New Jersey real estate investor pleads guilty to mortgage fraud

A New Jersey real estate investor pleaded guilty last week to conspiracy to commit wire fraud in a $1 million mortgage scheme.

Cabral Simpson, a 46-year-old resident of Orange, New Jersey, admitted to collaborating with co-conspirators in fabricating bank statements and fake employee verification records for prospective property buyers, the U.S. Department of Justice said in a press release.

They also transferred funds into the buyers’ bank accounts as deposits for property purchases.

Furthermore, Simpson and his co-conspirators submitted fraudulent mortgage loan applications, along with forged supporting documents and closing paperwork on behalf of these buyers, inducing lenders to issue more than $1 million in loans, which subsequently led to defaults. 

The defaults exposed both the lenders and the U.S. Department of Housing and Urban Development to losses exceeding $1 million.

Conspiracy to commit wire fraud carries a maximum penalty of 20 years in prison and a fine, which can be either $250,000, twice the gross profits derived from the scheme, or twice the gross loss suffered by the victims.

Simpson’s sentencing is scheduled for Jan. 10, 2024.

Simpson isn’t the only real estate-related person to have a brush with the New Jersey District of the U.S. Department of Justice.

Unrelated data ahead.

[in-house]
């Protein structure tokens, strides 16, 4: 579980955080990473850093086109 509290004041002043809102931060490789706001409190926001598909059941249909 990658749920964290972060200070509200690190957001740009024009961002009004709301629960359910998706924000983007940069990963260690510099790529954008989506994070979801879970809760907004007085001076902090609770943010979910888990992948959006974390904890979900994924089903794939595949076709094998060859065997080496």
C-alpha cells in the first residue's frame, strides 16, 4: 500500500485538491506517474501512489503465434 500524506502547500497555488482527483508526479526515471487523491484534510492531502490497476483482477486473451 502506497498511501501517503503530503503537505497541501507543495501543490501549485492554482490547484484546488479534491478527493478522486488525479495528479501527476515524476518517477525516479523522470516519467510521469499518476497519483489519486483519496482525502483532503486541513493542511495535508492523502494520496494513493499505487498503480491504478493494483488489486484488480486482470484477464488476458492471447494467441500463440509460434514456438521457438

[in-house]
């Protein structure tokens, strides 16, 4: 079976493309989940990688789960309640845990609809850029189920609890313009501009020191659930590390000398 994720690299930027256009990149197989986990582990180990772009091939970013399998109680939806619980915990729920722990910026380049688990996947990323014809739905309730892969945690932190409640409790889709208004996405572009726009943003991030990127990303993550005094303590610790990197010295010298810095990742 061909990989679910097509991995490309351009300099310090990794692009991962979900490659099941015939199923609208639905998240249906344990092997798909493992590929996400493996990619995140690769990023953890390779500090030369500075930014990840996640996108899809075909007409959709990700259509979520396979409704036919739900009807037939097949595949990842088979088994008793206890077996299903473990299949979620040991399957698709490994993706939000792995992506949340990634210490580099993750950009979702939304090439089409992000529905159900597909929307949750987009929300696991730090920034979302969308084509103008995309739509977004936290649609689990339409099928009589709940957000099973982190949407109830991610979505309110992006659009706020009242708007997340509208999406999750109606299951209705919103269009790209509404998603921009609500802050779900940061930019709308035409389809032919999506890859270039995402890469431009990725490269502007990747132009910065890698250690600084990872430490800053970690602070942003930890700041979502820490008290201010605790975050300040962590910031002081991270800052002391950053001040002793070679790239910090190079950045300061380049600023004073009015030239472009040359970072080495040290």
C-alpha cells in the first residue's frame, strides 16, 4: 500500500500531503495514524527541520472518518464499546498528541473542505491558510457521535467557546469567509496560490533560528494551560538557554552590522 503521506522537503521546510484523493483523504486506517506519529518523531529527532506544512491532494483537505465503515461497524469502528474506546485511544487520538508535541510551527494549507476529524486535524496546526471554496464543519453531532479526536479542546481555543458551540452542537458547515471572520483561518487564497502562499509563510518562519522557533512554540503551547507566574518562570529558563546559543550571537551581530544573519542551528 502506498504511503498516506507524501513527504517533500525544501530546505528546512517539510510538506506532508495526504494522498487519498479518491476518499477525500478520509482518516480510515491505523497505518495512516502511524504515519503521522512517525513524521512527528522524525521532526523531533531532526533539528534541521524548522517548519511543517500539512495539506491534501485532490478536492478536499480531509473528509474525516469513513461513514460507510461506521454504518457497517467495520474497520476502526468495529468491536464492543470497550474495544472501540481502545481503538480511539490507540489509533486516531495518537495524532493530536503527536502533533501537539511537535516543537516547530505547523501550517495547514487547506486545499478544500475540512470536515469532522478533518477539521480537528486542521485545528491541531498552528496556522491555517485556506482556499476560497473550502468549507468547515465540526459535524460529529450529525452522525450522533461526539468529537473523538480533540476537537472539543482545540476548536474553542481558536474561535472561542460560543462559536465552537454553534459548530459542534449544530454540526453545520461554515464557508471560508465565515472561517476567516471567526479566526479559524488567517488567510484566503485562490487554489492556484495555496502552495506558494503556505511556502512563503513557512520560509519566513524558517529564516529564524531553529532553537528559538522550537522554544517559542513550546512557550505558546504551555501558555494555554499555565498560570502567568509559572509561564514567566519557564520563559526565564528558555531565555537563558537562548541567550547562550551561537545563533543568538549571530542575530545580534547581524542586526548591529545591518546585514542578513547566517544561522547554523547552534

Contractor Joel Konopka, 45, of Elizabeth, New Jersey, was charged last month with four counts of corporate tax evasion, two counts of filing false corporate tax returns, and two counts of failing to file corporate tax returns, according to a U.S. Department of Justice.

Konopka was the owner and sole shareholder of Konopka Construction, a company providing construction, contracting, and snow plowing services in northern New Jersey from 2014 to 2017.

According to court documents, Konopka allegedly failed to file truthful and accurate corporate tax returns for his company during that period, despite earning over $3.3 million in business income between 2014 and 2017, including more than $1 million in 2016.

Konopka did not report this income accurately. Instead, he filed corporate tax returns for 2014 and 2015 that reported no income for his company, and he failed to file any corporate tax returns for 2016 and 2017. Additionally, Konopka is accused of not making any payments to the IRS for corporate taxes during these years. 

Source link

About The Author

Scroll to Top